Ever since the first successful International Cognitive Technology (CT) Conference in Hong Kong in August 1995, a growing concern about the dehumanising potential of machines, and the machining potential of the human mind, has pervaded the organisers' thinking. When setting up the agenda for the Second International CT Conference in Aizu, Japan, in August of 1997, they were aware that a number of new approaches had seen the light, but that the need to integrate them within a human framework had become more urgent than ever, due to the accelerating pace of technological and commercialised developments in the computer related fields of industry and research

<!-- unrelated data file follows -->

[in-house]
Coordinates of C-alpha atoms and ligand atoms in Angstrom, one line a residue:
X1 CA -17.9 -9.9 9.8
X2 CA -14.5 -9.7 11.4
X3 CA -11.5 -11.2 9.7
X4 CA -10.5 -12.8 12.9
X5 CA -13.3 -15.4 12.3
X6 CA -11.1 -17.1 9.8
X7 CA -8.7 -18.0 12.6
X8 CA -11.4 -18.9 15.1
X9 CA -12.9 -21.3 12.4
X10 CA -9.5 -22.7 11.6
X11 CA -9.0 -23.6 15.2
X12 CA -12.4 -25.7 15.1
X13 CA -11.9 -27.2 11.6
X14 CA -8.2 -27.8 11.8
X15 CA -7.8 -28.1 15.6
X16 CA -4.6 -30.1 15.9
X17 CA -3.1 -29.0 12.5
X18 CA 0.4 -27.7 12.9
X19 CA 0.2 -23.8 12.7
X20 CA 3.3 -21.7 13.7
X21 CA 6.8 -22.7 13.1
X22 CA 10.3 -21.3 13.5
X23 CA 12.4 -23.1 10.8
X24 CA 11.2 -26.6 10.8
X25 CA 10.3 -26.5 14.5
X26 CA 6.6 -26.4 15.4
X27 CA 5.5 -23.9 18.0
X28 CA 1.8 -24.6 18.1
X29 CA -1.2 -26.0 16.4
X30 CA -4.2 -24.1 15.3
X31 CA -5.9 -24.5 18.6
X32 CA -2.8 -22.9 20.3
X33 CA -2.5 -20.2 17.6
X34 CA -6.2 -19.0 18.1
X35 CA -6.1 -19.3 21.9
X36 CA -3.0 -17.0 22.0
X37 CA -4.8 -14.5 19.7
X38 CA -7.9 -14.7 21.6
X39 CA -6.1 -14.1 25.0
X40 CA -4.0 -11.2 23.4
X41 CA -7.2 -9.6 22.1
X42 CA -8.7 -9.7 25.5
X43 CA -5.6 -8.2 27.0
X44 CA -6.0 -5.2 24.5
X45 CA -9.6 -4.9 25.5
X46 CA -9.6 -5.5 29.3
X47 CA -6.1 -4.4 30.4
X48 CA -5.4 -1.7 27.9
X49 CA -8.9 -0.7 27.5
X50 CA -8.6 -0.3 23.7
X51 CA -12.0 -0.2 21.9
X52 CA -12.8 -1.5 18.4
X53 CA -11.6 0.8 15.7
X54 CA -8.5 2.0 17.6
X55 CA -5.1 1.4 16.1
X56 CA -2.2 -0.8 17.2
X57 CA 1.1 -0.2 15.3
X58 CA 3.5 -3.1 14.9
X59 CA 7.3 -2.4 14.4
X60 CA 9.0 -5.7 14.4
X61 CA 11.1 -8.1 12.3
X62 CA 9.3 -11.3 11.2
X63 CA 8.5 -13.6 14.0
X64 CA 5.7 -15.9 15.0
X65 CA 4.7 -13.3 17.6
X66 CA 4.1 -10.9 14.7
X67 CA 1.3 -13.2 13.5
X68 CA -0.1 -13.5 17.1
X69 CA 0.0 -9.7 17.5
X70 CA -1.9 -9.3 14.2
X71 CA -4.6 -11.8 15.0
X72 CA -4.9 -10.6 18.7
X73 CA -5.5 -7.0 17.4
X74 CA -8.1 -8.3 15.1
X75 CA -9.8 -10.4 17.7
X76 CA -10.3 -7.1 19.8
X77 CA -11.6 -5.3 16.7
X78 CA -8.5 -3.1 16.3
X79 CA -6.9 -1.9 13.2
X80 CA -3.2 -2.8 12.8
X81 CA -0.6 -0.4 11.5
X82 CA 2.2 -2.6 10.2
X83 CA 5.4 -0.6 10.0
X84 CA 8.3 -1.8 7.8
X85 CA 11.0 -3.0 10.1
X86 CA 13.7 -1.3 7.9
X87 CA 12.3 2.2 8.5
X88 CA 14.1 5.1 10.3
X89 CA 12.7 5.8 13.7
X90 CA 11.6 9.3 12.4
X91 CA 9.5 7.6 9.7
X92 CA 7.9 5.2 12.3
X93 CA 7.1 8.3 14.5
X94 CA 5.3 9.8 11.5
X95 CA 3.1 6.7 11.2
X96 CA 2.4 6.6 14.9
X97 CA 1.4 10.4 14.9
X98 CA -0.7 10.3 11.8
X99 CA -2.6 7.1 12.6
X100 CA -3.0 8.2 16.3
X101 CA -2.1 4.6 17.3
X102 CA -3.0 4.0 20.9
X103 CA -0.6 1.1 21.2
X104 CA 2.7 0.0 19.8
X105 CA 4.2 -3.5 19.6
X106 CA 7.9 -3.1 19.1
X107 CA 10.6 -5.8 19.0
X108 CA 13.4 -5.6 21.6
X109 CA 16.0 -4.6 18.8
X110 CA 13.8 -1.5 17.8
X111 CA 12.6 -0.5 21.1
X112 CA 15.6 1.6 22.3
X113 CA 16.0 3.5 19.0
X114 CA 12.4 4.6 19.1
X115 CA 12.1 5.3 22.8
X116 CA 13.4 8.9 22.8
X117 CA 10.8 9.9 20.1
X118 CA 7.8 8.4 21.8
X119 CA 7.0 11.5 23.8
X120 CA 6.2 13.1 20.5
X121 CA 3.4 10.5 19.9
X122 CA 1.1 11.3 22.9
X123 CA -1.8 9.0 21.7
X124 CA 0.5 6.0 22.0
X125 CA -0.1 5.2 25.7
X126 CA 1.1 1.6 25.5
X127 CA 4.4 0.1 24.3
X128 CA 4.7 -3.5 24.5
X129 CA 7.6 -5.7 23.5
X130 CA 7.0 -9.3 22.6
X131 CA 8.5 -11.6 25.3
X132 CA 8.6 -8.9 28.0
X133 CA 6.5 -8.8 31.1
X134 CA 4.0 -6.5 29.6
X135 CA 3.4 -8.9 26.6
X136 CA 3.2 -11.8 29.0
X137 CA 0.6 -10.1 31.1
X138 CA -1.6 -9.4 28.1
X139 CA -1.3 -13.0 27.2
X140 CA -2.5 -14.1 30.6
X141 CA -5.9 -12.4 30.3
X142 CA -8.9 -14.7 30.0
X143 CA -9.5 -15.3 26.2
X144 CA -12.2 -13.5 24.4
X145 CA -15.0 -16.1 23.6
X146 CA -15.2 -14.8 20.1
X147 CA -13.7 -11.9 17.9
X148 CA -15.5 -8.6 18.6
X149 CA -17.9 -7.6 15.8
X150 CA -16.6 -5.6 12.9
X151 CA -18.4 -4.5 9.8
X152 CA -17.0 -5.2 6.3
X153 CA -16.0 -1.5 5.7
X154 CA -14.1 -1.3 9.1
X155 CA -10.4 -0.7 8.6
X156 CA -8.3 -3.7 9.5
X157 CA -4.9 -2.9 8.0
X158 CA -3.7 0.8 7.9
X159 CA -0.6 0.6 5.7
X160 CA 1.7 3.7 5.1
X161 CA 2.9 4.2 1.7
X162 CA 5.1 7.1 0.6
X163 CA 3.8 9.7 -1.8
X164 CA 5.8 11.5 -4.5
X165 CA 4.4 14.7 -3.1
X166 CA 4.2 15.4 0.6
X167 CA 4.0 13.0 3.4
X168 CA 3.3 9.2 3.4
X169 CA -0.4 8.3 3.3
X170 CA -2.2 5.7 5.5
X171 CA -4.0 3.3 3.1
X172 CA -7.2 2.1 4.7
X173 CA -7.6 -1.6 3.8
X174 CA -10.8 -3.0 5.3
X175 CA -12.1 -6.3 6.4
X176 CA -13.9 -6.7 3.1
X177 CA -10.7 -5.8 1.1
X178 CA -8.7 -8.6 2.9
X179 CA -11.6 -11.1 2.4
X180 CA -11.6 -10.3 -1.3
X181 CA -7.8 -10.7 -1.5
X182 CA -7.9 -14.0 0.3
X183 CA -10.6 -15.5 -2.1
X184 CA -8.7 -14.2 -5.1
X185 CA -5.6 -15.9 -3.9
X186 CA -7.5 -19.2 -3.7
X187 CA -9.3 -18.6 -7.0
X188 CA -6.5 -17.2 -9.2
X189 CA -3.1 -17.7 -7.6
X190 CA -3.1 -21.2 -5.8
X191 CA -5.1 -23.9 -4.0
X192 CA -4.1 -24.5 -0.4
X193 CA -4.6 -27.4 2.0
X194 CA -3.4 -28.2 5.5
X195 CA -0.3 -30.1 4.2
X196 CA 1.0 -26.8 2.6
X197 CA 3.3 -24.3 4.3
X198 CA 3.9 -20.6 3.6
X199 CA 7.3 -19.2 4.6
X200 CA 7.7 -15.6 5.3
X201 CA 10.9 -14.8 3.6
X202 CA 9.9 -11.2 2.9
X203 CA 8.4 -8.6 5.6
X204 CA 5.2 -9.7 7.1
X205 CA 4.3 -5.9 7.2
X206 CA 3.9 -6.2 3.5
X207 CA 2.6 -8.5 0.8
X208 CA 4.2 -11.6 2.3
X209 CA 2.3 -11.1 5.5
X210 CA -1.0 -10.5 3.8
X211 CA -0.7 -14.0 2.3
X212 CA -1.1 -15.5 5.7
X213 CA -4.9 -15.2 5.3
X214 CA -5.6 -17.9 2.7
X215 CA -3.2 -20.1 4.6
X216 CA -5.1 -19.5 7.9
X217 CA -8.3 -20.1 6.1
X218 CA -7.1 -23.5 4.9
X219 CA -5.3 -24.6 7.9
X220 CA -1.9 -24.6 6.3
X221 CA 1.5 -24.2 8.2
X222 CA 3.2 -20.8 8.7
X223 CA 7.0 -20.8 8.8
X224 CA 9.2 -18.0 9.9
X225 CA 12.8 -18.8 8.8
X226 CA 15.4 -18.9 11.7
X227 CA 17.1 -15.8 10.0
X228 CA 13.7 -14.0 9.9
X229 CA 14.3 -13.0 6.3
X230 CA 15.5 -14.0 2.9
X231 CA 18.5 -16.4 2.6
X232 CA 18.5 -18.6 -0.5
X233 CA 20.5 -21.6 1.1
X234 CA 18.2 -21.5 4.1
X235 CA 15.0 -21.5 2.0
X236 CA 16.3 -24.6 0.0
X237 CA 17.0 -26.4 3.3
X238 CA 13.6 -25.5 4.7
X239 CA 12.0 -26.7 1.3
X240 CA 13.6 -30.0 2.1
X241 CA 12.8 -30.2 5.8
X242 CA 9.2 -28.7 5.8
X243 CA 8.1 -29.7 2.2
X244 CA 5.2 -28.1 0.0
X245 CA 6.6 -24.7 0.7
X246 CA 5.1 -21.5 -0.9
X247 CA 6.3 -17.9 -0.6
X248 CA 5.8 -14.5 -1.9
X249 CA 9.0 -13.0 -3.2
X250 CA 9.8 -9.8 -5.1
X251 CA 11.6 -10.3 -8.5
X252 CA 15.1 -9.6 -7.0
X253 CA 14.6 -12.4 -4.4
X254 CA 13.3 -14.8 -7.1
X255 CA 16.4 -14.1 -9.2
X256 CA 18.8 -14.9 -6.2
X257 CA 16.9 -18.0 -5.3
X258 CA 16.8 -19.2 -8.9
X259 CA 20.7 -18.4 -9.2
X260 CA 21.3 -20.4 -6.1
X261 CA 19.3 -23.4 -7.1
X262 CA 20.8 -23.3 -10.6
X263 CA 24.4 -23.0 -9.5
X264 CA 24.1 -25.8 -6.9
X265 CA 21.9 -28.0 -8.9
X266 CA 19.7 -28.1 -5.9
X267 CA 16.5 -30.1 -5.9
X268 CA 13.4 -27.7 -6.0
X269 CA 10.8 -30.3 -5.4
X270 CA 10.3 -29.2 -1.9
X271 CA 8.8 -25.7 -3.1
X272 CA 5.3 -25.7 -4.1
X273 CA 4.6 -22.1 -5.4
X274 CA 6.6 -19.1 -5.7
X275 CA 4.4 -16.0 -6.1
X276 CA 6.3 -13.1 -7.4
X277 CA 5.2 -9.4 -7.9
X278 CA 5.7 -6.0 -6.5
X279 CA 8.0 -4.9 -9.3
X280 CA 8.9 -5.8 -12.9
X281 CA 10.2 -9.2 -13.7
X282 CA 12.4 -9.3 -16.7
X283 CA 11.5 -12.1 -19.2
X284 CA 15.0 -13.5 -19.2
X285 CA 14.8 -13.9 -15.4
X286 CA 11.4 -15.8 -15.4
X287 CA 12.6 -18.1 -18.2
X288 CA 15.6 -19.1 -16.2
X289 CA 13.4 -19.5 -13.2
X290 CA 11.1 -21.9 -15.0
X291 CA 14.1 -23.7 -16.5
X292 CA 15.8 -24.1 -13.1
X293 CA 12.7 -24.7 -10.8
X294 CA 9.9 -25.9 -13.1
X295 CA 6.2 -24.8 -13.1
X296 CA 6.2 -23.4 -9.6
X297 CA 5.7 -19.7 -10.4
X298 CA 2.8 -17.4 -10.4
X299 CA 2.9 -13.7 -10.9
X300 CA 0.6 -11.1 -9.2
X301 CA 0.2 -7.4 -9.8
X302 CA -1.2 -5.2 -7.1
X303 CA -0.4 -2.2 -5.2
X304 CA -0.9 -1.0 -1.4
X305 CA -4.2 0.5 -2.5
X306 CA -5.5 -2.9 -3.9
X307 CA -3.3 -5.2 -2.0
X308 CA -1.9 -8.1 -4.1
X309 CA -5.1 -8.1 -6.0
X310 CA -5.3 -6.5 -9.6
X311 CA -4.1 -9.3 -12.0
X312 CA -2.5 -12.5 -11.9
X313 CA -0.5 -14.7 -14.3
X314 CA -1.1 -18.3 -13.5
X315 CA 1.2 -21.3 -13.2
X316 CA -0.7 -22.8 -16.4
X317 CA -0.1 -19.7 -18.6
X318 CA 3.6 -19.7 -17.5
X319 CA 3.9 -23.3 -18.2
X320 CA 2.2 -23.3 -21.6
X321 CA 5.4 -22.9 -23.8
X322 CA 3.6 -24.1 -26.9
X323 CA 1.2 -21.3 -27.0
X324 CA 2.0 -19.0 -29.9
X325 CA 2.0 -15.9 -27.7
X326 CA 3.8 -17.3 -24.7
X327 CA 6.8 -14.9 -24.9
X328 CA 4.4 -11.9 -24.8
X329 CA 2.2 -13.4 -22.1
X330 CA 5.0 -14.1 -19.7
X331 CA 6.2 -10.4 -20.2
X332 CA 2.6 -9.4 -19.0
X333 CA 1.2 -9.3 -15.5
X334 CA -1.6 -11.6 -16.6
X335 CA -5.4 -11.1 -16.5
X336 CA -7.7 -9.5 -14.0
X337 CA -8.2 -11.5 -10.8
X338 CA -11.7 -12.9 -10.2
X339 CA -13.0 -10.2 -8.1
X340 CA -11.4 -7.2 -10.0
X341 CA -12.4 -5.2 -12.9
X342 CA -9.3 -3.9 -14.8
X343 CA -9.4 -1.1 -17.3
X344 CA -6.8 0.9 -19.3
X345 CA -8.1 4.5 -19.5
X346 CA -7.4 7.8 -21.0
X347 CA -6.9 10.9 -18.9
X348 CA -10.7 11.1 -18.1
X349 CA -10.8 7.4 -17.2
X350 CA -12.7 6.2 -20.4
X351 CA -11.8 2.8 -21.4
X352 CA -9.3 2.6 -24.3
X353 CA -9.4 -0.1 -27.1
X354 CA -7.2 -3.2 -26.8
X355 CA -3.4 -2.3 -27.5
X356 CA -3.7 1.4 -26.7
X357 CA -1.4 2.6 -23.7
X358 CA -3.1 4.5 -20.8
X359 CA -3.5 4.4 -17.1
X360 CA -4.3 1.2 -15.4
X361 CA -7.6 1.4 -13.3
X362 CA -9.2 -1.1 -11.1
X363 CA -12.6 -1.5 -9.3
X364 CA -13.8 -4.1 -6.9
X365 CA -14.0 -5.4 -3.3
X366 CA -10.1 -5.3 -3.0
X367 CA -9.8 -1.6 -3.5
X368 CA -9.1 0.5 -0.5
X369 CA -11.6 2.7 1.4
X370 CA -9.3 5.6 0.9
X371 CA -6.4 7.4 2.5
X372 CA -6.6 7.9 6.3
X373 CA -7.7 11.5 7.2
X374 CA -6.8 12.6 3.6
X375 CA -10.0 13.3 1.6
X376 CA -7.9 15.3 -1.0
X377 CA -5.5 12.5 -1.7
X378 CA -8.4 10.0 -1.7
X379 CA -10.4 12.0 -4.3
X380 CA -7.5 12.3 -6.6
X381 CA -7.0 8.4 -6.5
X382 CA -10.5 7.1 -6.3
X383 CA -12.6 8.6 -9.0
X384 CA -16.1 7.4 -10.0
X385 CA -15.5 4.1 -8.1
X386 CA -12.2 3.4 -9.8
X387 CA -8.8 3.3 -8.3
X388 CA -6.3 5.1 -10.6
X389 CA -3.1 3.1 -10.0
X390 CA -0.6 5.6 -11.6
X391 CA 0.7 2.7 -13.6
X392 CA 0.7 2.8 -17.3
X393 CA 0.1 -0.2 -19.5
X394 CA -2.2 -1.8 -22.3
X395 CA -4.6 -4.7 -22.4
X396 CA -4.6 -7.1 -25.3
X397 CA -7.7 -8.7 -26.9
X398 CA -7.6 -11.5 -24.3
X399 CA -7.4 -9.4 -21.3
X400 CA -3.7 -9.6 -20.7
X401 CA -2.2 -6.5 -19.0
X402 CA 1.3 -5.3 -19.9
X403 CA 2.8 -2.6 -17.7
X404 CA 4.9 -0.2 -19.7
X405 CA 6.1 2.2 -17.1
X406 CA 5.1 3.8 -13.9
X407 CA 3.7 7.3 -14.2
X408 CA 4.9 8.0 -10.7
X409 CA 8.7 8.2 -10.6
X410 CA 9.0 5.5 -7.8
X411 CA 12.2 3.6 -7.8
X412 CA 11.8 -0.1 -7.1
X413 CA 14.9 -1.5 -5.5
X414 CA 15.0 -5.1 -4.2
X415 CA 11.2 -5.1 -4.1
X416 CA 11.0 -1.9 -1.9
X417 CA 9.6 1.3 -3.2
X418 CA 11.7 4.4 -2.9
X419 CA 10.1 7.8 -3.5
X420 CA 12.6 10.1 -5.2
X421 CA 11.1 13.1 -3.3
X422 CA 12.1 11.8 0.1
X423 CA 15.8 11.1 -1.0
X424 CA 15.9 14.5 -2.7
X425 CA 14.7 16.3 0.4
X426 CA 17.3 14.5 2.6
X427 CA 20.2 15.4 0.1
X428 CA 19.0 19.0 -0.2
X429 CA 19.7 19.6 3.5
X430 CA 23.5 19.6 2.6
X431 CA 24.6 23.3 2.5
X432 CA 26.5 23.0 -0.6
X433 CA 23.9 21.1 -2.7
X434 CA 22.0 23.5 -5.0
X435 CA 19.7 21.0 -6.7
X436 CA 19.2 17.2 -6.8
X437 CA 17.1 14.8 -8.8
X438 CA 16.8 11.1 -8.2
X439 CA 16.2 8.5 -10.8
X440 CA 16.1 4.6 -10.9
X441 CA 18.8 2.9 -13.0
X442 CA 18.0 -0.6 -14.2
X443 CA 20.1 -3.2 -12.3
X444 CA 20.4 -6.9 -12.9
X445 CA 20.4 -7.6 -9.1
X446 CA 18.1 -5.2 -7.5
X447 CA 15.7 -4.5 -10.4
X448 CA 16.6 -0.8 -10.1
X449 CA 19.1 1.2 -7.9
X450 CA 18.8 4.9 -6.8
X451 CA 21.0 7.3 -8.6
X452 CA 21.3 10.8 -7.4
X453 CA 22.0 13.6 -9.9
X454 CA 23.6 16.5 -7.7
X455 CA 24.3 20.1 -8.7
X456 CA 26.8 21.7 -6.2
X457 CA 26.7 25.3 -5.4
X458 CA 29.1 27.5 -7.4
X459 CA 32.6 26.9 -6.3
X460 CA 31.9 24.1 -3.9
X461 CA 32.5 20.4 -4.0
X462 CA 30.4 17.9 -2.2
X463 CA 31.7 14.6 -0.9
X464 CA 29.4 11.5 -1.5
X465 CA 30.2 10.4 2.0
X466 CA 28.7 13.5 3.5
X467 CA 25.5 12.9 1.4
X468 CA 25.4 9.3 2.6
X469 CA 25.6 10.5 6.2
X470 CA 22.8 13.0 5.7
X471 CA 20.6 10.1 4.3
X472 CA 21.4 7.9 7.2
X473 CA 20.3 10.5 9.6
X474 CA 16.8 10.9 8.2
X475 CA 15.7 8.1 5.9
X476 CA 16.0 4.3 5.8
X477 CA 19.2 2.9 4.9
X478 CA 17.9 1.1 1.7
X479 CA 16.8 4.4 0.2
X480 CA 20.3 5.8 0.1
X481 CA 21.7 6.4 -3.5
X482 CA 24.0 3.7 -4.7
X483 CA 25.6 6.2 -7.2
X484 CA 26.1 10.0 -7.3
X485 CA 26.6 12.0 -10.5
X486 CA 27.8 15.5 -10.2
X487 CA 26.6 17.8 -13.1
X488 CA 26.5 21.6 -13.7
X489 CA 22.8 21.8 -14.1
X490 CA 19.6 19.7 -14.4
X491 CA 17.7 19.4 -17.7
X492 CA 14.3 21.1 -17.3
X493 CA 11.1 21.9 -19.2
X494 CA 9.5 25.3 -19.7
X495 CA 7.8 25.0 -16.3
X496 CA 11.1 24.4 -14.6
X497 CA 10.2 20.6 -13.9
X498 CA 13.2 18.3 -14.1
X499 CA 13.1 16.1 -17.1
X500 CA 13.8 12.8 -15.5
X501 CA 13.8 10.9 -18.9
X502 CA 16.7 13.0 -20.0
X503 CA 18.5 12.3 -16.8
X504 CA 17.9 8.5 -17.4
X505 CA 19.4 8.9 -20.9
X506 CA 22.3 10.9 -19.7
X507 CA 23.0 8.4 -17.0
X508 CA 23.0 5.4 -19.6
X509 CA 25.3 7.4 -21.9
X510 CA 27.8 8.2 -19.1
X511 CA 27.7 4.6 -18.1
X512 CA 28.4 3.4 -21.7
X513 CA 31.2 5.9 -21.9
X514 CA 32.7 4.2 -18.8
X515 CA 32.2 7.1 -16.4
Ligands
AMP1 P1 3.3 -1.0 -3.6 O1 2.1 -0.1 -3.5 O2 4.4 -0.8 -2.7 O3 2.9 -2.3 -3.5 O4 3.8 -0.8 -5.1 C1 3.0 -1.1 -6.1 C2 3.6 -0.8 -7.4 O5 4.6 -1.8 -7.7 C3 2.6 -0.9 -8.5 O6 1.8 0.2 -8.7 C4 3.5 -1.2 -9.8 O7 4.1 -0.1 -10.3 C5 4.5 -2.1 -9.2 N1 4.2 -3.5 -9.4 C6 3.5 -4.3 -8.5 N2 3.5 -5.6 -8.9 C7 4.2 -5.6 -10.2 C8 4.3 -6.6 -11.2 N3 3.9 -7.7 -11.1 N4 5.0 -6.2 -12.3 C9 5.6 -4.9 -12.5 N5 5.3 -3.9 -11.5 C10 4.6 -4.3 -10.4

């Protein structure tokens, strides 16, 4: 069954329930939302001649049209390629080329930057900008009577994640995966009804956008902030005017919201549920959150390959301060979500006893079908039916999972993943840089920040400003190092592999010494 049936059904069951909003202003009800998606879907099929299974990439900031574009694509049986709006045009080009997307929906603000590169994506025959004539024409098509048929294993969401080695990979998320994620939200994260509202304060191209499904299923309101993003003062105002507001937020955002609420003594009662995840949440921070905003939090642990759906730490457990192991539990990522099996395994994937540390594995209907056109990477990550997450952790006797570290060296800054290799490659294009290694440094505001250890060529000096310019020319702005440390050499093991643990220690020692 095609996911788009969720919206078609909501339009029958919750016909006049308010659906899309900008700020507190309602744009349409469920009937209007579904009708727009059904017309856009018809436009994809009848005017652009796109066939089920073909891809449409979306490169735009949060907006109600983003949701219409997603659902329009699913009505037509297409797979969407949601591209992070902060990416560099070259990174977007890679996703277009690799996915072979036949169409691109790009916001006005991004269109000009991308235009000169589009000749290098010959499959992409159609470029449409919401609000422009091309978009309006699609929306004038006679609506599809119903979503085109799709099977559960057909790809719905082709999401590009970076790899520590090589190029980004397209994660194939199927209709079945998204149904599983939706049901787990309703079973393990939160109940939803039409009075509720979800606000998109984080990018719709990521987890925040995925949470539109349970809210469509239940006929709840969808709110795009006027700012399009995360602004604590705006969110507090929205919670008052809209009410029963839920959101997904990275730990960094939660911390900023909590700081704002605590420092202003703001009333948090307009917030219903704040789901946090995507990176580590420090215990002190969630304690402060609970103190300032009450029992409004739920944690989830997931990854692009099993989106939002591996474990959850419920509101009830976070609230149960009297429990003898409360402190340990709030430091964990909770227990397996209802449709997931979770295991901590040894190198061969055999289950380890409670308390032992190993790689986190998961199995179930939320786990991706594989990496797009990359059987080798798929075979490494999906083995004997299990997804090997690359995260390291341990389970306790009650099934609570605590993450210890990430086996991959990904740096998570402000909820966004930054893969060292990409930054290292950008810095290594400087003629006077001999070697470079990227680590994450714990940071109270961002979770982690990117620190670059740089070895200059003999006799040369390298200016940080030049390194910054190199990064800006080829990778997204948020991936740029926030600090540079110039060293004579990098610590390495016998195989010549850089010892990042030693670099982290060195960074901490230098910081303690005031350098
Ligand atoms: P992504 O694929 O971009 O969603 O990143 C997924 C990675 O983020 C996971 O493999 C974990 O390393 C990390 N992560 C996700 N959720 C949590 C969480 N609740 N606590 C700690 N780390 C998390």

What the present book does is re-emphasize the importance of the 'human factor' - not as something that we should 'also' take into account, when doing technology, but as the primary driving force and supreme aim of our technological endeavours. Machining the human should not happen, but humanising the machine should. La Humacha should replace the Hemachine in our thinking about these matters.